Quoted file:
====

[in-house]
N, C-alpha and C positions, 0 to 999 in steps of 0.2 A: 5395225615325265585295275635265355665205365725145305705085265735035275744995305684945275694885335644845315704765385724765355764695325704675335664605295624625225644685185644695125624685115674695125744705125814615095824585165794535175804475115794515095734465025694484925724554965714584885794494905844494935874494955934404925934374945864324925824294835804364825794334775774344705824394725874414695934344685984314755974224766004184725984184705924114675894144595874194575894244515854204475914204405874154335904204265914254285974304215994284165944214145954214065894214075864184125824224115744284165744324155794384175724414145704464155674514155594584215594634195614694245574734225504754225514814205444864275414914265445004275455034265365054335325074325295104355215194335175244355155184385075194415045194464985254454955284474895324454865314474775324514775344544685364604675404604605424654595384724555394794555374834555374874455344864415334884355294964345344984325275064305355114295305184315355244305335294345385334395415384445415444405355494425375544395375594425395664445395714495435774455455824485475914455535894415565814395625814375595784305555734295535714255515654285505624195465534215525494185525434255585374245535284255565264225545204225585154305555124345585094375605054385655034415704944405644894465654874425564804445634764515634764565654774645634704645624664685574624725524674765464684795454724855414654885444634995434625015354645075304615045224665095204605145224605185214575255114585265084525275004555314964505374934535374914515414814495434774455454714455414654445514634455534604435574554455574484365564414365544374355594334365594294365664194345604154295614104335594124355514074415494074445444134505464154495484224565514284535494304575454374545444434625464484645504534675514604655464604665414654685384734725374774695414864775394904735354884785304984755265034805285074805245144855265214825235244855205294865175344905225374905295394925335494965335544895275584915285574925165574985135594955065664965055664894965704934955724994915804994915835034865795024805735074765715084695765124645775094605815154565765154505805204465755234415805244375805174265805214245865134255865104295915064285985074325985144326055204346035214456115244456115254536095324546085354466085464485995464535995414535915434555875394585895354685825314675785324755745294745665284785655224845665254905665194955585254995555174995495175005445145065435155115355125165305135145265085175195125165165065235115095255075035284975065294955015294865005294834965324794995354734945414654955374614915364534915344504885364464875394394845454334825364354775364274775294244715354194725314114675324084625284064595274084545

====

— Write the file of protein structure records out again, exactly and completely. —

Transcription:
[in-house]
N, C-alpha and C positions, 0 to 999 in steps of 0.2 A: 5395225615325265585295275635265355665205365725145305705085265735035275744995305684945275694885335644845315704765385724765355764695325704675335664605295624625225644685185644695125624685115674695125744705125814615095824585165794535175804475115794515095734465025694484925724554965714584885794494905844494935874494955934404925934374945864324925824294835804364825794334775774344705824394725874414695934344685984314755974224766004184725984184705924114675894144595874194575894244515854204475914204405874154335904204265914254285974304215994284165944214145954214065894214075864184125824224115744284165744324155794384175724414145704464155674514155594584215594634195614694245574734225504754225514814205444864275414914265445004275455034265365054335325074325295104355215194335175244355155184385075194415045194464985254454955284474895324454865314474775324514775344544685364604675404604605424654595384724555394794555374834555374874455344864415334884355294964345344984325275064305355114295305184315355244305335294345385334395415384445415444405355494425375544395375594425395664445395714495435774455455824485475914455535894415565814395625814375595784305555734295535714255515654285505624195465534215525494185525434255585374245535284255565264225545204225585154305555124345585094375605054385655034415704944405644894465654874425564804445634764515634764565654774645634704645624664685574624725524674765464684795454724855414654885444634995434625015354645075304615045224665095204605145224605185214575255114585265084525275004555314964505374934535374914515414814495434774455454714455414654445514634455534604435574554455574484365564414365544374355594334365594294365664194345604154295614104335594124355514074415494074445444134505464154495484224565514284535494304575454374545444434625464484645504534675514604655464604665414654685384734725374774695414864775394904735354884785304984755265034805285074805245144855265214825235244855205294865175344905225374905295394925335494965335544895275584915285574925165574985135594955065664965055664894965704934955724994915804994915835034865795024805735074765715084695765124645775094605815154565765154505805204465755234415805244375805174265805214245865134255865104295915064285985074325985144326055204346035214456115244456115254536095324546085354466085464485995464535995414535915434555875394585895354685825314675785324755745294745665284785655224845665254905665194955585254995555174995495175005445145065435155115355125165305135145265085175195125165165065235115095255075035284975065294955015294865005294834965324794995354734945414654955374614915364534915344504885364464875394394845454334825364354775364274775294244715354194725314114675324084625284064595274084545